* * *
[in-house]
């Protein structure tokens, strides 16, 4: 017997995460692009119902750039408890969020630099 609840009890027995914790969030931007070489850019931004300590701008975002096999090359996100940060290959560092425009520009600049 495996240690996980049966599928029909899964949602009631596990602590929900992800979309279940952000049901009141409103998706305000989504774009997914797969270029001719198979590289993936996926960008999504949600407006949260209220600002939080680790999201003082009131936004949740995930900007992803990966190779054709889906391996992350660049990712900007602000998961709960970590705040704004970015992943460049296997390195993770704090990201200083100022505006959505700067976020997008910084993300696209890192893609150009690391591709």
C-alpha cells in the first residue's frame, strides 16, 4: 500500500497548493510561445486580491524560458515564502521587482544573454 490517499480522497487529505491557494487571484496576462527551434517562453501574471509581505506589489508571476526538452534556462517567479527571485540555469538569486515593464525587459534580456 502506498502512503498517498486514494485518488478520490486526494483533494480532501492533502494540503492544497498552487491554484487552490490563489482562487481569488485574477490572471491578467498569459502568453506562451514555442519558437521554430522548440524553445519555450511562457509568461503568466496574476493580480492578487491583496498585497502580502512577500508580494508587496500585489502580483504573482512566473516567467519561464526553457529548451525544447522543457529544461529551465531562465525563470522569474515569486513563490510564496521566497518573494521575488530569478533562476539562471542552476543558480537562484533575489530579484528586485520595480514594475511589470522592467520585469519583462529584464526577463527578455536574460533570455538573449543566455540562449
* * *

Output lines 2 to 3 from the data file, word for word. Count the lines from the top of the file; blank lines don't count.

């Protein structure tokens, strides 16, 4: 017997995460692009119902750039408890969020630099 609840009890027995914790969030931007070489850019931004300590701008975002096999090359996100940060290959560092425009520009600049 495996240690996980049966599928029909899964949602009631596990602590929900992800979309279940952000049901009141409103998706305000989504774009997914797969270029001719198979590289993936996926960008999504949600407006949260209220600002939080680790999201003082009131936004949740995930900007992803990966190779054709889906391996992350660049990712900007602000998961709960970590705040704004970015992943460049296997390195993770704090990201200083100022505006959505700067976020997008910084993300696209890192893609150009690391591709």
C-alpha cells in the first residue's frame, strides 16, 4: 500500500497548493510561445486580491524560458515564502521587482544573454 490517499480522497487529505491557494487571484496576462527551434517562453501574471509581505506589489508571476526538452534556462517567479527571485540555469538569486515593464525587459534580456 502506498502512503498517498486514494485518488478520490486526494483533494480532501492533502494540503492544497498552487491554484487552490490563489482562487481569488485574477490572471491578467498569459502568453506562451514555442519558437521554430522548440524553445519555450511562457509568461503568466496574476493580480492578487491583496498585497502580502512577500508580494508587496500585489502580483504573482512566473516567467519561464526553457529548451525544447522543457529544461529551465531562465525563470522569474515569486513563490510564496521566497518573494521575488530569478533562476539562471542552476543558480537562484533575489530579484528586485520595480514594475511589470522592467520585469519583462529584464526577463527578455536574460533570455538573449543566455540562449